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Shadow war in urban election

- Parties use legacy and mascots in campaign

Bhubaneswar, Jan. 1: The slogan, “Biju babu amar rahen, Naveen Patnaik zinadabad”, is being hammered into the voters day in and day out as campaign for the Bhubaneswar Municipal Corporation poll, which could well be the last in the state before the final battle in 2014, gathers momentum.

The father-son duo appears to be omnipresent, staring down party posters, waving from banners stretched across streets and dominating the campaign songs. “Biju babu dakileni….jago re” (Wake up, Biju babu is calling), the peppy number that was composed months ago to whip up regional passion ahead of the BJD’s Swabhiman Samavesh in June last year is back in circulation.

If the BJD is invoking the Biju legacy and foregrounding the achievements of Naveen Patnaik to win the polls, the Congress, the main Opposition, too, has kept its top central and state leaders in focus. The faces of Sonia Gandhi and her son Rahul occupy pride of place on party posters along with state Congress president Jaydev Jena and Union chemicals and fertiliser minister Srikant Jena. Jaydev and Srikant have also been leading the party campaign in the city.

By all appearances, the urban poll in Bhubaneswar has turned into a proxy battle between the political bigwigs of major parties with candidates taking a backseat. Leaders of most parties find it hardly surprising with general elections only months away. “This may be the last election before 2014 Lok Sabha and Assembly polls, and hence, no one can afford to take it lightly. For every party, which fancies its chances in the general elections, this is going to be a litmus test,” said a senior BJD leader conceding that the Bhubaneswar municipal polls were being seen as a referendum on performance of the Naveen Patnaik government.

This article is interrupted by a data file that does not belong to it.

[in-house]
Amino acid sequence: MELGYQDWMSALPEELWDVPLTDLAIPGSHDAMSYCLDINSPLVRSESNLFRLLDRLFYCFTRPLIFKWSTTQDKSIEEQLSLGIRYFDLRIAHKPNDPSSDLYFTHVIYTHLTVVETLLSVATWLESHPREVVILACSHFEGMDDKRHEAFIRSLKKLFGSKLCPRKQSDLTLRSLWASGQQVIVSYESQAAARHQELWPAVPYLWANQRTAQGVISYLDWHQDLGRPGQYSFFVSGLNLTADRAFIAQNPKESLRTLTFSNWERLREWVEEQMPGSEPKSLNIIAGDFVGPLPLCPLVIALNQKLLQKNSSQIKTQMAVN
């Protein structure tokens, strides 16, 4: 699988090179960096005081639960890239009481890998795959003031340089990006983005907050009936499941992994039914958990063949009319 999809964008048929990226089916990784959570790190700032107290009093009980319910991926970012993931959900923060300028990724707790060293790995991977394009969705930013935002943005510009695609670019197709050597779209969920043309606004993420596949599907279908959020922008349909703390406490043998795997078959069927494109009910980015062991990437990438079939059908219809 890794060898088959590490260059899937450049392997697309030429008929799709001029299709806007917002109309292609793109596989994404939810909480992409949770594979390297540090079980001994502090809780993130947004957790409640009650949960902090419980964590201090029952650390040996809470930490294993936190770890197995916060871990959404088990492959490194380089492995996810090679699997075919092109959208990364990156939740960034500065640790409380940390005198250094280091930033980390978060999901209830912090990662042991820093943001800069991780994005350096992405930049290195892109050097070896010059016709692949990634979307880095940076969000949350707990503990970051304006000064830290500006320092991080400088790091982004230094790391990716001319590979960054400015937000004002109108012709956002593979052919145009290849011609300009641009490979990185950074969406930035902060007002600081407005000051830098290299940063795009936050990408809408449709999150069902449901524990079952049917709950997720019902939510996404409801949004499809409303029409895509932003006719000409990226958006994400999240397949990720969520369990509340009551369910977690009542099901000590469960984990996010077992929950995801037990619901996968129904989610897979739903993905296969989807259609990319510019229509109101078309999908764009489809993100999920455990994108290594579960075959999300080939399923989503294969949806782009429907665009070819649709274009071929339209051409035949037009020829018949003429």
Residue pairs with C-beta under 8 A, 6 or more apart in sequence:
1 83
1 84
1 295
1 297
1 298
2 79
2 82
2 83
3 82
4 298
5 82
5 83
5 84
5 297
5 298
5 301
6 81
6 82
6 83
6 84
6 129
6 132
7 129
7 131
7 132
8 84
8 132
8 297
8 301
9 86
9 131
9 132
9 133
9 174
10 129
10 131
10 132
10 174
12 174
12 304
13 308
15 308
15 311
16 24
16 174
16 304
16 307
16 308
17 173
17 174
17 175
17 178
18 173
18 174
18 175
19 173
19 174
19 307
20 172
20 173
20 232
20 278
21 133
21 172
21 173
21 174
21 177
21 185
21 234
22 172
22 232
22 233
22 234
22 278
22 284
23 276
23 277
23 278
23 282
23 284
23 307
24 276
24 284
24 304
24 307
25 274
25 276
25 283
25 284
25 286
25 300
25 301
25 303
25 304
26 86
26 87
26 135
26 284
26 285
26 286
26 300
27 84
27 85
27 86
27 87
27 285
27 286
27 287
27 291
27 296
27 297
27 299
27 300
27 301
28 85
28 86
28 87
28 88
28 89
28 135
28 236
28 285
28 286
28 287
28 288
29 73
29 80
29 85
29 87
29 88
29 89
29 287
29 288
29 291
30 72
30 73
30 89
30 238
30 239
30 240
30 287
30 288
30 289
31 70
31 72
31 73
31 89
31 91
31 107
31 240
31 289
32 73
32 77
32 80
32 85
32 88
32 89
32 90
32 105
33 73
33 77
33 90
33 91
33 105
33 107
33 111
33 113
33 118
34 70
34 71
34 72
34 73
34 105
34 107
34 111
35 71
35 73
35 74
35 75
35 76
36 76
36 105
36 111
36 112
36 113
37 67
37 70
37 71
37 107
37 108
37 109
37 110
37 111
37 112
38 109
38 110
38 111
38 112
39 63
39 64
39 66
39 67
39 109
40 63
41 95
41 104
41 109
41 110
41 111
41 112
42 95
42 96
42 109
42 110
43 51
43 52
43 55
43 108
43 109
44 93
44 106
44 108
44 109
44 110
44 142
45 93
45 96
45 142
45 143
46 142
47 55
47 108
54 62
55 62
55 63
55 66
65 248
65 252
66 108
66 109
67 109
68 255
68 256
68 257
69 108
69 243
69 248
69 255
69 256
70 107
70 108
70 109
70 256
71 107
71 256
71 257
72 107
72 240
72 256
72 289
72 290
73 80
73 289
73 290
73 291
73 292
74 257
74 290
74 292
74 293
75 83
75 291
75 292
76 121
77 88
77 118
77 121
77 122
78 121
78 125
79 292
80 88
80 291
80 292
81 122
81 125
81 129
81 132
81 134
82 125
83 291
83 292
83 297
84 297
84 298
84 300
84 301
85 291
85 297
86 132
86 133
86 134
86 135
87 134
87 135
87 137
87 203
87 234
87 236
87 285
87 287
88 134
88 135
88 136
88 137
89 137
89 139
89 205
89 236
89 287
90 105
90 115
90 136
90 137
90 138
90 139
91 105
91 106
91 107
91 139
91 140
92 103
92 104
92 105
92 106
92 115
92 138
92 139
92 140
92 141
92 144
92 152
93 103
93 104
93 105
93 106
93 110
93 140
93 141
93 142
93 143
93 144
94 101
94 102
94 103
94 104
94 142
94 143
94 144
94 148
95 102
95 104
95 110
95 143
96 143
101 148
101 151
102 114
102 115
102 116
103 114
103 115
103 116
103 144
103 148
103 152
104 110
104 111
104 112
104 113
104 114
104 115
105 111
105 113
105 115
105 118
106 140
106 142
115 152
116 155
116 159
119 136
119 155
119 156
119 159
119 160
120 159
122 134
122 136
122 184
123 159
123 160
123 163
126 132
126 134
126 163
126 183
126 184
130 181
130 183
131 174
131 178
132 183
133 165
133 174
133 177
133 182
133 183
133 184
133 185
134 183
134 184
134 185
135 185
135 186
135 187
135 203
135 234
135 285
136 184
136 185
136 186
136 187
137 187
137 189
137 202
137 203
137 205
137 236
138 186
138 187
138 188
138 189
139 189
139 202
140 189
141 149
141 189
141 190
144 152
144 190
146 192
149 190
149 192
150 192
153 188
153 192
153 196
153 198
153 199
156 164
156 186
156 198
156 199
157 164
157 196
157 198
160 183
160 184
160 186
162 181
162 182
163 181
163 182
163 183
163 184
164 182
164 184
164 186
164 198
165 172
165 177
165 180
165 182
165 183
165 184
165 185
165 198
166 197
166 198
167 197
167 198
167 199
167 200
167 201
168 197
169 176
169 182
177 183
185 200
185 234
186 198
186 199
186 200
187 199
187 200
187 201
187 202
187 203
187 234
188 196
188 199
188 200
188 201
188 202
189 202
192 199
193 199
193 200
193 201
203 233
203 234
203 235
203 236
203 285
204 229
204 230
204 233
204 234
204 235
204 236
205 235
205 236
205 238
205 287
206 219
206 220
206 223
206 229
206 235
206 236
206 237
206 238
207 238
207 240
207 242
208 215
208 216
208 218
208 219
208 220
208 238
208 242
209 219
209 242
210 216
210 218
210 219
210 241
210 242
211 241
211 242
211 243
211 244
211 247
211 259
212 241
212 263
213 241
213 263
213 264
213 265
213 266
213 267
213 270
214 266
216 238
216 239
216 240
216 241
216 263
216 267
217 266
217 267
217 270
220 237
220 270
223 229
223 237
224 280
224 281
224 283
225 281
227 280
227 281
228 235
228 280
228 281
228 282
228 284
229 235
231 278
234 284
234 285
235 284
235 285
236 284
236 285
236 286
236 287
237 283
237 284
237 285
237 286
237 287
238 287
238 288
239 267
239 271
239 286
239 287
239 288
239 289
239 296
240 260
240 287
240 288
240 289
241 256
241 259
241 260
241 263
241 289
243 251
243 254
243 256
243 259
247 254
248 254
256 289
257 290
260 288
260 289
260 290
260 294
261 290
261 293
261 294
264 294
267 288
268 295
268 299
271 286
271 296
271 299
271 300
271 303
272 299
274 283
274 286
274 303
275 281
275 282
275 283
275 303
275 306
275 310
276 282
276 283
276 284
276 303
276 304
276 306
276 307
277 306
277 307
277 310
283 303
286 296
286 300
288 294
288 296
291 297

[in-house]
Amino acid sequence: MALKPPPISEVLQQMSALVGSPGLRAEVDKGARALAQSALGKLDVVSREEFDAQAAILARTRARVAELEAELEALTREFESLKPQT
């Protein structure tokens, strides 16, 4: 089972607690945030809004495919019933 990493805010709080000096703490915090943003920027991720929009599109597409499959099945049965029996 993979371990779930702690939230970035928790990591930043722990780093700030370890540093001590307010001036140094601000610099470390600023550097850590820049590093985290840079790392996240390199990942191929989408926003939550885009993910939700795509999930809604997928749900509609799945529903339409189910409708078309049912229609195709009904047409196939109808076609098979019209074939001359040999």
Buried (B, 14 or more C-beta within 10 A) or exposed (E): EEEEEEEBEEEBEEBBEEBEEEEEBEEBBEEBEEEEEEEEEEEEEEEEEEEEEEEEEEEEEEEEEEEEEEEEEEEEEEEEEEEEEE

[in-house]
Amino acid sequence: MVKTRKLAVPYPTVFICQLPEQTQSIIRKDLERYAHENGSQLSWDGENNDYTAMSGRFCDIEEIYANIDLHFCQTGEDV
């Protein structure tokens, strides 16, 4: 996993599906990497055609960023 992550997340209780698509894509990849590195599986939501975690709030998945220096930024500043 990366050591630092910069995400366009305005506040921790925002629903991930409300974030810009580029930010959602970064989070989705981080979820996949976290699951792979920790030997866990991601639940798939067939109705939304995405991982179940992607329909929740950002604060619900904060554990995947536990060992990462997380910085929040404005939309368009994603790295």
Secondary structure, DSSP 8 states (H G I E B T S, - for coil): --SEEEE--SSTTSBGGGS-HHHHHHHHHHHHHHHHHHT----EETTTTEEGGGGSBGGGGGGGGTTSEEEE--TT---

For the ruling party, which has already captured 68 of the 88 civic bodies in various parts of the state, chief minister Naveen Patnaik remains its lucky mascot and Biju legacy a potent weapon for winning elections. “They are the most revered names in our party. It is because of them that we have been winning elections. It is but natural for us to keep them in the foreground of our campaign here,” said panchayati raj minister Kalpataru Das, who is orchestrating the BJD campaign in Bhubaneswar.

Das argues that Naveen even otherwise is bound to influence the party’s political fortunes in a big way being its president and chief strategist. “He heads both the government and the party. His performance and public image have been our biggest strengths,” he said.

Jaydev mirrored similar sentiments with reference to his party’s top boss, Sonia Gandhi, and Rahul. “No party campaign can be complete without them. In Odisha context, Union minister Srikant Jena is equally important being one of the most important leaders of the party in the state,” said Jaydev.

Former minister and BJP veteran Bishwa Bhushan Harichandan, however, felt that it was both unnecessary and demeaning to invoke national-level leaders to win municipal polls. “These are local elections being fought over local issues. Where is the justification for dragging national leaders into this?” he asked.

The critics of the BJP, though, dismiss this as the loser’s argument.

“They invoked Narendra Modi in west Odisha, but the voters rejected them. They know they will lose again, so they are trying to take the high moral ground. It’s actually sour grapes for them,” said a BJD leader.

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